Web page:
Alcohol: I was only going to give up alcohol for a month but I wasn’t prepared for the impact it had

Gay Alcorn

I drank to pretend my life was more interesting. Feeling slow or a little sad in the mornings was so normal I barely noticed it

Tue 30 Jul 2019


‘If I’m honest, what I missed most is that feeling 30 minutes or so after the first drink. The feeling of bliss, when problems float away.’ Photograph: webphotographeer/Getty Images

Now what? I have given up alcohol for a month. That’s nothing special. Thousands of people do Dry July or Feb Fast or some random month. But it is a big thing. I hadn’t had 30 days off alcohol my entire adult life.

The reason I thought it was a good idea isn’t unique either. It’s boringly familiar. I’m middle aged and, after drinking modestly for decades, it had crept up. One glass of wine a night became two, and then three and – no point in skirting around the facts here – too often it was a bottle, sometimes more. Occasionally, if I was particularly anxious, I’d buy a bottle of wine during the day and drink the lot.

Here’s why moderate drinking is probably not good for you

There’s shame in even writing that, but it’s true. Over the past few years, my husband and I had countless discussions and a few raging arguments about cutting back alcohol, and we tried the obligatory “alcohol-free nights”. But in the jargon of the online crowd experimenting with the previously unthinkable, I was “sober curious”.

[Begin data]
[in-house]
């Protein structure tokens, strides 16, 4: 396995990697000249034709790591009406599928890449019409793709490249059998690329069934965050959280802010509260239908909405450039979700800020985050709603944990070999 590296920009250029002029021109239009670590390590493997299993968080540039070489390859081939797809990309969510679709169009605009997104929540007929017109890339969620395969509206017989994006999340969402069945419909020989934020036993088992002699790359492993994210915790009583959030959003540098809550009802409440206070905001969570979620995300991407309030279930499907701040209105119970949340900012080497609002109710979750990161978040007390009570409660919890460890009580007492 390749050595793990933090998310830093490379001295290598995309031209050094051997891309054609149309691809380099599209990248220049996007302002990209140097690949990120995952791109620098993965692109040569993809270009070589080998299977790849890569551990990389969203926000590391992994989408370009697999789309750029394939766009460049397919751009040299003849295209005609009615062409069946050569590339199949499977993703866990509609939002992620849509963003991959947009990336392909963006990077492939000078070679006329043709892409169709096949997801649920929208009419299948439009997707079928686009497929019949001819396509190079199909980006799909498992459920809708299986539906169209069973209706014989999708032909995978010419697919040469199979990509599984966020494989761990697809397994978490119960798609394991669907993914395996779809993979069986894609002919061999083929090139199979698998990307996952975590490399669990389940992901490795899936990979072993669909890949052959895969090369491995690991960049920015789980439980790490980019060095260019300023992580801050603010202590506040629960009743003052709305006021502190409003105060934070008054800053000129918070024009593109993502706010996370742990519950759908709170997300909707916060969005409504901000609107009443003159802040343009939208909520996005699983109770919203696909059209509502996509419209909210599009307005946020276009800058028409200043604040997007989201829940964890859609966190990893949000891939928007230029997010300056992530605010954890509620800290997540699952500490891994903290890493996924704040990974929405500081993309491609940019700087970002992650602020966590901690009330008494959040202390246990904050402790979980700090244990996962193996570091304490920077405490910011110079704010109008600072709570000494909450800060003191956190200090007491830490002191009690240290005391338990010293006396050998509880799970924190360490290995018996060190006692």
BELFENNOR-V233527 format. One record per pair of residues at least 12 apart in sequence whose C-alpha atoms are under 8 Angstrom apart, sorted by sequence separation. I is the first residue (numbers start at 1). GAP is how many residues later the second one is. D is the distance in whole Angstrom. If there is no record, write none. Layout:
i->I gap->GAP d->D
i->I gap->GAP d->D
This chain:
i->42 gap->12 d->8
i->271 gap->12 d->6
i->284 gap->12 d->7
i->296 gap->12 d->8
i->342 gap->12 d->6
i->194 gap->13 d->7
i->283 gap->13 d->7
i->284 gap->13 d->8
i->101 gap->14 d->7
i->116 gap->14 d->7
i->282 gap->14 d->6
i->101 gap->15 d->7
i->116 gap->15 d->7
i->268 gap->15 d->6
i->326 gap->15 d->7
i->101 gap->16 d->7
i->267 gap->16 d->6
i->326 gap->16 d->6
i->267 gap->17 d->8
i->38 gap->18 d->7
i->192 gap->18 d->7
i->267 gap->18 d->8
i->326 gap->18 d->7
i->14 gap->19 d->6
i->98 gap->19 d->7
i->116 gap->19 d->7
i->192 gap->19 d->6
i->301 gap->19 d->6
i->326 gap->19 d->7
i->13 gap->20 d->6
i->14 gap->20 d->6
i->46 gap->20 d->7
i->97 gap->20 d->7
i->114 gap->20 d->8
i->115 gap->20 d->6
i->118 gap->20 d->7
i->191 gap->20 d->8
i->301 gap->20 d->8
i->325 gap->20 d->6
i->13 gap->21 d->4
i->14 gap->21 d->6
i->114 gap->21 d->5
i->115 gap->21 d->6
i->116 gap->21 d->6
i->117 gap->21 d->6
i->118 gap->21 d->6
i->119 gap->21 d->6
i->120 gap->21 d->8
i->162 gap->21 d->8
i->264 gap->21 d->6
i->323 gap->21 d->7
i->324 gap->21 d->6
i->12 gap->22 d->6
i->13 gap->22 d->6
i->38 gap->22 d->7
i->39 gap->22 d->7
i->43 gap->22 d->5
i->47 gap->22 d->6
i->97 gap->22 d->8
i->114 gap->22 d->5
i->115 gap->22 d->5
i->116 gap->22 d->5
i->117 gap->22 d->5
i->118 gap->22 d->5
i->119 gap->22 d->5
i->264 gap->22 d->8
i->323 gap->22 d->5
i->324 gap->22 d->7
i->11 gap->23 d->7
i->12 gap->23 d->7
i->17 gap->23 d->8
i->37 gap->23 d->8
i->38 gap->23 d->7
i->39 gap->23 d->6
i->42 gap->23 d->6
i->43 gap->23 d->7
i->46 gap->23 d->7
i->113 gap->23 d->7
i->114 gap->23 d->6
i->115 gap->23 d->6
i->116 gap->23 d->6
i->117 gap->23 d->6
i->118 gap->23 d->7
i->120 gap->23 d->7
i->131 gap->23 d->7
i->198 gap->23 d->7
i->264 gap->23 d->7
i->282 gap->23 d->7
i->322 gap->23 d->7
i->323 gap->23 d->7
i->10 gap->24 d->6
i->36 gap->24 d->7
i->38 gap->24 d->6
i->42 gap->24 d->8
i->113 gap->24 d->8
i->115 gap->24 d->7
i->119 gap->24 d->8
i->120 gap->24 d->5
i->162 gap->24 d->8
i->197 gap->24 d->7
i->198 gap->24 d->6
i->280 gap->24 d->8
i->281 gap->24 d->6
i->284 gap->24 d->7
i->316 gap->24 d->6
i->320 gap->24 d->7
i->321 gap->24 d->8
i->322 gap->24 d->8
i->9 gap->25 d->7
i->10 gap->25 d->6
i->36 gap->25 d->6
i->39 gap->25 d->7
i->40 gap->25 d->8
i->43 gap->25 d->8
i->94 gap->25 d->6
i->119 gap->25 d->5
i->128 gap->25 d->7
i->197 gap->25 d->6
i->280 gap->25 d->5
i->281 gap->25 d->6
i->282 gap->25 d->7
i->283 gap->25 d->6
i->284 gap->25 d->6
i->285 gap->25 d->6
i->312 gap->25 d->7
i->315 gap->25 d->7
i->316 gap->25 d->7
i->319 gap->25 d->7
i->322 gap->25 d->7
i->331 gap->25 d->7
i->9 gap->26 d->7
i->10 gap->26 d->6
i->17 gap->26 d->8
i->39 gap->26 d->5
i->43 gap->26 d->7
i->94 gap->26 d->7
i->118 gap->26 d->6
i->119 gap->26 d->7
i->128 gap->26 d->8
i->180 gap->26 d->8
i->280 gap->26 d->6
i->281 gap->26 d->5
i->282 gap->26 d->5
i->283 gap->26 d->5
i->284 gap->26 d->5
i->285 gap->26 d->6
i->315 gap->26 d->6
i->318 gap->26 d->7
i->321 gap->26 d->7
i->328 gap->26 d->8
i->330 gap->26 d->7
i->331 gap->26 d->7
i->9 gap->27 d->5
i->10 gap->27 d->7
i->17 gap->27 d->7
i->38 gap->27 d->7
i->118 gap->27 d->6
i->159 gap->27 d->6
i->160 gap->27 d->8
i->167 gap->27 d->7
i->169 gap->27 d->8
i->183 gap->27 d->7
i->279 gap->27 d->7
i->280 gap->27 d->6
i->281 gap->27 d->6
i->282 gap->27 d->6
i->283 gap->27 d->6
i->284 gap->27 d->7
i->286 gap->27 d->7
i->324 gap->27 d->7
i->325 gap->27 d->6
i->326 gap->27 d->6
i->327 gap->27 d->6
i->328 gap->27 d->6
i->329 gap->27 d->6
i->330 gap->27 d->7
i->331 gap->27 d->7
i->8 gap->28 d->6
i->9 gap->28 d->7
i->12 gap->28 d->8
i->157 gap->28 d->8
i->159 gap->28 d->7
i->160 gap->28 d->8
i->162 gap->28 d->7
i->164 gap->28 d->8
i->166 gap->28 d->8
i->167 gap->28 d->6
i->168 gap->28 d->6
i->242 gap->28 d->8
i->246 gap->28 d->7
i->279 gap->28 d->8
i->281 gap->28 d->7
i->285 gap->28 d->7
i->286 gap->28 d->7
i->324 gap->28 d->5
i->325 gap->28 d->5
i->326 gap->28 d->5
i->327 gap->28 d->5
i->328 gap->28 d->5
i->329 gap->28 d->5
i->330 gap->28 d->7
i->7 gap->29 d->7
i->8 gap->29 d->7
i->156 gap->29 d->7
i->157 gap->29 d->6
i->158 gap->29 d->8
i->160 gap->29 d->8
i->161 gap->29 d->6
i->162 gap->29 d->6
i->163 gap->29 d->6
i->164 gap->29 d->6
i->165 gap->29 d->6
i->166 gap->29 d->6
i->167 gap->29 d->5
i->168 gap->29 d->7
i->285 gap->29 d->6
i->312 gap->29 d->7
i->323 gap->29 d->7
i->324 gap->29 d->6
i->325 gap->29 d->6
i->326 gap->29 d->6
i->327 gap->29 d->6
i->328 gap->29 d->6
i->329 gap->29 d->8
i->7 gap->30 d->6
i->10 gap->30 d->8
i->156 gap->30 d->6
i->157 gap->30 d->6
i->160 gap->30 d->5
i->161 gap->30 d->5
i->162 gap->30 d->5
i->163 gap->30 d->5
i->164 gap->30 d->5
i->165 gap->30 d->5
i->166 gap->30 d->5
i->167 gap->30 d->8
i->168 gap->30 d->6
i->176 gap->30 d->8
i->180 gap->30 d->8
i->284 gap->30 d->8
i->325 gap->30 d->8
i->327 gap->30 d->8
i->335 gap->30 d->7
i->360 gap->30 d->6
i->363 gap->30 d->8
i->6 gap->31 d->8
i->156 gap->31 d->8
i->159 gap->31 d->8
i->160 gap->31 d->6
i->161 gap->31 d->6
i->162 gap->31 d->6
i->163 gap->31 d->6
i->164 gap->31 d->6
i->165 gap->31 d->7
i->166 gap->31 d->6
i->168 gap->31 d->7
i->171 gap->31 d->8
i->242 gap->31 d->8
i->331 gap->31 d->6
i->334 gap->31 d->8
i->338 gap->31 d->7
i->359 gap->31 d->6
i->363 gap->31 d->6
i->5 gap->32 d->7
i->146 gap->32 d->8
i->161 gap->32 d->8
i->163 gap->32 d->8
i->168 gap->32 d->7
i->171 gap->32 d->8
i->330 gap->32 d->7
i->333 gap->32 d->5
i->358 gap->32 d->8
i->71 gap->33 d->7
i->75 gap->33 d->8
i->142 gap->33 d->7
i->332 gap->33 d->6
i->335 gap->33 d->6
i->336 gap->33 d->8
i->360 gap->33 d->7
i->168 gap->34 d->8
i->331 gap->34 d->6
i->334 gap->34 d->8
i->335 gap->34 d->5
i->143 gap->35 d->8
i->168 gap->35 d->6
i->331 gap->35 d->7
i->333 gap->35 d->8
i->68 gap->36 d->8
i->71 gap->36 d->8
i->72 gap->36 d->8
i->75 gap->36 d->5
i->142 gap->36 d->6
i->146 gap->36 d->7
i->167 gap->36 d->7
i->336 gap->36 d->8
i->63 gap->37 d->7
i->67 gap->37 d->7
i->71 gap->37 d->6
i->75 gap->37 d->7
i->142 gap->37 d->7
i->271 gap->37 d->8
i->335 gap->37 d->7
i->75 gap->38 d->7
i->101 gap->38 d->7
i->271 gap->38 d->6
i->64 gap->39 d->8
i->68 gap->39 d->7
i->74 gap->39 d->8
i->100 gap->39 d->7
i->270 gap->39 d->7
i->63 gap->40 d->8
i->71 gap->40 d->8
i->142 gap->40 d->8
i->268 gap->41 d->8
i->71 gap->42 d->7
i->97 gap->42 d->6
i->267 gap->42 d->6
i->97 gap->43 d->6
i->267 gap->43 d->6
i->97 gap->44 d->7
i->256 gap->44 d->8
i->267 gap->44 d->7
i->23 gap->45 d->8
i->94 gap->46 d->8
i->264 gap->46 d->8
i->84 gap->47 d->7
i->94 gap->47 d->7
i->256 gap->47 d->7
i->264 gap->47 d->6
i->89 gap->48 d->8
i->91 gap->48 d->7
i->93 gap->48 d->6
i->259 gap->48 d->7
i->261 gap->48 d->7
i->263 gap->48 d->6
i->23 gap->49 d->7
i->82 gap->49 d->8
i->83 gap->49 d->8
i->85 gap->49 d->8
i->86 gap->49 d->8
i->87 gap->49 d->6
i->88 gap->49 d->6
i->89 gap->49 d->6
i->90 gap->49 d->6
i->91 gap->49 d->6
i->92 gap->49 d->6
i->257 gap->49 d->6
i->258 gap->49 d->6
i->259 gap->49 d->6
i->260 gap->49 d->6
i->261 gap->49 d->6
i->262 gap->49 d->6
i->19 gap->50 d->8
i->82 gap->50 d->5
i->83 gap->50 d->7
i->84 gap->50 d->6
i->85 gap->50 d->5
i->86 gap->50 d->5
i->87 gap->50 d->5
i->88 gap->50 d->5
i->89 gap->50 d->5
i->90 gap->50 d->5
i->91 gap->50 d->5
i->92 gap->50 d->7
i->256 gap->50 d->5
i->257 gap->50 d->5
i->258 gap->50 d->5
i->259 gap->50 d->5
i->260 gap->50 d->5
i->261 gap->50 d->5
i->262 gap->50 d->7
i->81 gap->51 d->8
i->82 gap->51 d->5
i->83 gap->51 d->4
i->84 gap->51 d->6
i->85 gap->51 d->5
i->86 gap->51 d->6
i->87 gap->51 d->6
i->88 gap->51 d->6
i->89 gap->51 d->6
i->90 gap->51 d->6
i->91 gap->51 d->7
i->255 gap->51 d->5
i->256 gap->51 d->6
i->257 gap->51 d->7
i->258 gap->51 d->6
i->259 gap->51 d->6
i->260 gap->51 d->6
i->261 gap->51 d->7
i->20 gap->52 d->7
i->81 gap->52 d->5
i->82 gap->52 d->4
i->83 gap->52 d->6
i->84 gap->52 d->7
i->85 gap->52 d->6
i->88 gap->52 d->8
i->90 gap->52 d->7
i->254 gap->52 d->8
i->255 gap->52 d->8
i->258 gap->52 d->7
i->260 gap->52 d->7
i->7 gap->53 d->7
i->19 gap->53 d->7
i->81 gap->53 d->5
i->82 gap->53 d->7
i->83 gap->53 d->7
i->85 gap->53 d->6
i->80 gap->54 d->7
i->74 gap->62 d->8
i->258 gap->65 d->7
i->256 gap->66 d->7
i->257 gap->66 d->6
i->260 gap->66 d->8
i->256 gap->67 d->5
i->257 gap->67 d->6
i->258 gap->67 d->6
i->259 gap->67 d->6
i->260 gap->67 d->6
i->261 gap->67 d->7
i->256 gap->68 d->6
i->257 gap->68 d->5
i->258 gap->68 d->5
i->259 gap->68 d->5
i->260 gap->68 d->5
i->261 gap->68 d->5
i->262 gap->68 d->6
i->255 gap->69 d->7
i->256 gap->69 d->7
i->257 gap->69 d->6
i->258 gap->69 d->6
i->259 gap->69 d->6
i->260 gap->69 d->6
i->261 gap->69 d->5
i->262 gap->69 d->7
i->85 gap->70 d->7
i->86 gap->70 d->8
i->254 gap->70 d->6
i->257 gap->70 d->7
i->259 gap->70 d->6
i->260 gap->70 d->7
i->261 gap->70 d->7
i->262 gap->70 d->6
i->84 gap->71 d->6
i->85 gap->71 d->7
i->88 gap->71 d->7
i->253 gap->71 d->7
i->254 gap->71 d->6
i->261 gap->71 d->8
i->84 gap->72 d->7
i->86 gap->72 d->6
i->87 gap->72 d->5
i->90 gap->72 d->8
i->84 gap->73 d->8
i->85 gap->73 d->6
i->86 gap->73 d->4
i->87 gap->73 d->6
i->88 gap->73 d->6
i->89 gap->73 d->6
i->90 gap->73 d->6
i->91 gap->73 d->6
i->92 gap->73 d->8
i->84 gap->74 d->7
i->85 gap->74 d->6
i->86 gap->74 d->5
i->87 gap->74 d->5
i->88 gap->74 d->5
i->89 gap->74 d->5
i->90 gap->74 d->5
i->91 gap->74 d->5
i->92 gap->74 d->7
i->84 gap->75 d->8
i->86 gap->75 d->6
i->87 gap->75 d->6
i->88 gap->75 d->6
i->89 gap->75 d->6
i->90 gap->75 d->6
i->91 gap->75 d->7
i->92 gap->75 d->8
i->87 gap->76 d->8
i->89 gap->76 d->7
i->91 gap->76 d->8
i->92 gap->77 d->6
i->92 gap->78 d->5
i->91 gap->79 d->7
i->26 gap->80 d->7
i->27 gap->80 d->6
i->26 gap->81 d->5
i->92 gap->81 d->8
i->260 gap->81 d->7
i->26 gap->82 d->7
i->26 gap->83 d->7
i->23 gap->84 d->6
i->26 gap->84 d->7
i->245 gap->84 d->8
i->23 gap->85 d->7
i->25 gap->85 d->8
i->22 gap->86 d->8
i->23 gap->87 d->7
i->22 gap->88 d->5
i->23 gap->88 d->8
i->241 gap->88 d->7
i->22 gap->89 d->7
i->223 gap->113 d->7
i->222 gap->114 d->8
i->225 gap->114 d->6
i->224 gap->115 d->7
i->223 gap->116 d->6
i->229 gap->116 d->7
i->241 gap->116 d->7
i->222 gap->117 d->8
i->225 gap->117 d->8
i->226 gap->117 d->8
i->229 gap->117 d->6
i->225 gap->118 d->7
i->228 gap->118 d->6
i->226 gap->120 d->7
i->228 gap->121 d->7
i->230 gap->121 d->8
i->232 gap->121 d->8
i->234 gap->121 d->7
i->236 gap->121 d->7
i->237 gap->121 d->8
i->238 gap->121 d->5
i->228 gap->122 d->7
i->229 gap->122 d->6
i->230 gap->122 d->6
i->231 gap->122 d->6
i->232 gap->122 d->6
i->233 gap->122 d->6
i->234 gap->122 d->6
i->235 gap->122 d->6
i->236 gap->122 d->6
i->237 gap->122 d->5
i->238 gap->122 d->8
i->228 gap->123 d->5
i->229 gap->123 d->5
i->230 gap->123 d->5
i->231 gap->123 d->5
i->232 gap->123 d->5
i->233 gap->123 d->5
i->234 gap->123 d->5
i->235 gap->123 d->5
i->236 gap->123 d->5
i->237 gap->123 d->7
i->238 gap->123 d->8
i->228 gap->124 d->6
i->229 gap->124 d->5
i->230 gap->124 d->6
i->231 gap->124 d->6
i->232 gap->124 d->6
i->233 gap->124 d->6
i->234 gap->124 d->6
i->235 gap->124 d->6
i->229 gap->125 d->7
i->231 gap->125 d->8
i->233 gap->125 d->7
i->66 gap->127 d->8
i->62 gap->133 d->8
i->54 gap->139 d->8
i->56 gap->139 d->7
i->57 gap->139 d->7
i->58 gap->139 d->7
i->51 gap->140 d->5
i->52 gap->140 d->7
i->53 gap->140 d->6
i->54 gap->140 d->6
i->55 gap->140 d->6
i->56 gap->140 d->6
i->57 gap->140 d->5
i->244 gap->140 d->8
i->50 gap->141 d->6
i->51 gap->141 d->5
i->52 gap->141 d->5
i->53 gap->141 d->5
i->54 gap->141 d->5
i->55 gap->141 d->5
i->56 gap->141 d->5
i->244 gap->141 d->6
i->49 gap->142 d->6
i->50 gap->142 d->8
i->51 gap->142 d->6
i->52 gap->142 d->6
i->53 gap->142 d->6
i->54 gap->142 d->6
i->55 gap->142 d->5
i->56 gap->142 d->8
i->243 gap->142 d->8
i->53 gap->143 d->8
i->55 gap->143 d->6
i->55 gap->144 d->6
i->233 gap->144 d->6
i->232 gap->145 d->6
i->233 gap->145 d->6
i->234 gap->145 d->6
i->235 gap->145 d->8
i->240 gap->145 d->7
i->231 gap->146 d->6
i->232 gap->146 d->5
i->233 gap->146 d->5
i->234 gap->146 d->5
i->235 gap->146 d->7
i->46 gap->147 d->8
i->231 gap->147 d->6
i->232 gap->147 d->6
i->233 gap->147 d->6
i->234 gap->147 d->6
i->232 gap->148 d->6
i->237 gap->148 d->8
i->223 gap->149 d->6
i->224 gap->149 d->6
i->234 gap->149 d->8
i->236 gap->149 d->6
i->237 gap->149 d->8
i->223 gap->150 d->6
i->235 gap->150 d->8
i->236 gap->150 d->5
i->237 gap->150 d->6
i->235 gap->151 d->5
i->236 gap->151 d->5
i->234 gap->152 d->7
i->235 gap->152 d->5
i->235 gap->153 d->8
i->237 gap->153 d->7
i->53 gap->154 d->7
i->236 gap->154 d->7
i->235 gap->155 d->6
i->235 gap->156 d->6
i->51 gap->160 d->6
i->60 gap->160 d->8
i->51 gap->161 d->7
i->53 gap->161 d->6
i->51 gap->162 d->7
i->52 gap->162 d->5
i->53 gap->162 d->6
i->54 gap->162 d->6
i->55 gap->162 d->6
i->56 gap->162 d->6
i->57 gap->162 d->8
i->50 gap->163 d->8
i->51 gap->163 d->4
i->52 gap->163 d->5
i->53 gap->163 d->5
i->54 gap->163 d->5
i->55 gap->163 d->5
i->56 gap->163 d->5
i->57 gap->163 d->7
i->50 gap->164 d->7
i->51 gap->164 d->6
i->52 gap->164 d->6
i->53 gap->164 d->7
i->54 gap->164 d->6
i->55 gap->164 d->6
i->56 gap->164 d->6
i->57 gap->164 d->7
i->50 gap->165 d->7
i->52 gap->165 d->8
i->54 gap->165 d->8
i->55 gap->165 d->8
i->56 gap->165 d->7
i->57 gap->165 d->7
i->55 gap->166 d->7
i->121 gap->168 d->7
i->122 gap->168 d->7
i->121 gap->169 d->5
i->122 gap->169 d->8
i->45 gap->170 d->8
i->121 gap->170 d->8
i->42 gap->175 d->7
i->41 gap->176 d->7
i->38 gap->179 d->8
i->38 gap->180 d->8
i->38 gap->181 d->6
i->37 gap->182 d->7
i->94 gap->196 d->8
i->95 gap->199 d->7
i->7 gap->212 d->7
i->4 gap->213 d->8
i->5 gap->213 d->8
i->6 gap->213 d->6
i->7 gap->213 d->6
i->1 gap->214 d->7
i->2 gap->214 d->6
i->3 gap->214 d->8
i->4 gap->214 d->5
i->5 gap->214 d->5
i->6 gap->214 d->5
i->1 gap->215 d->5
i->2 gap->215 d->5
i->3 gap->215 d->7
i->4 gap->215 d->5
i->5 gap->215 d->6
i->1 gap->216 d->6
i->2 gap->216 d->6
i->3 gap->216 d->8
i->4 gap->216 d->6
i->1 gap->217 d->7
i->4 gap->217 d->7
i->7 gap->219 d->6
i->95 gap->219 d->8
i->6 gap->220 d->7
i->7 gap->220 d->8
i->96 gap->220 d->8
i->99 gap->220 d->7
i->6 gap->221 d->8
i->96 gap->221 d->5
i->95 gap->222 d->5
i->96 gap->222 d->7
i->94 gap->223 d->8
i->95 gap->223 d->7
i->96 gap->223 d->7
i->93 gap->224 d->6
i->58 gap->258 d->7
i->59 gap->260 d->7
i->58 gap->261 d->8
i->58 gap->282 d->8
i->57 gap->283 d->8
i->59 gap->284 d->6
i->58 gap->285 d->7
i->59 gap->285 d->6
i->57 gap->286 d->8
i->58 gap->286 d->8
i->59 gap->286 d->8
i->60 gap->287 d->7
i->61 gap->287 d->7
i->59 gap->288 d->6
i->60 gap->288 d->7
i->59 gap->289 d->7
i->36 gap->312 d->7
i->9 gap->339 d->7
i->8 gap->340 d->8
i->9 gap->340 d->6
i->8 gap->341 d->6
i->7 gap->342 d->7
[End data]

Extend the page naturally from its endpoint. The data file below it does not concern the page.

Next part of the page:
One of my main worries was what on earth I would do in the evenings. Drinking was what I “did” – preferably alone in my head or watching some Netflix show or offering random opinions on Twitter.

Feeling slow or a little sad in the mornings was so normal I barely noticed it. Work was interesting but I lacked ambition. I avoided people, not especially enjoying everyday things like going for a walk, or a seeing a movie, or meeting friends for lunch. It took me a few years to grasp it, but alcohol was controlling my life to an extent that I found it hard to hide, even to myself. I had watched my father commit the slow suicide of the middle class, slumped drunk in front of the television. I had contempt for him at the time, and I was becoming him.

Every person is different. Jill Stark was a young single woman when she wrote High Sobriety, and her tussle with alcohol was about social binge drinking.


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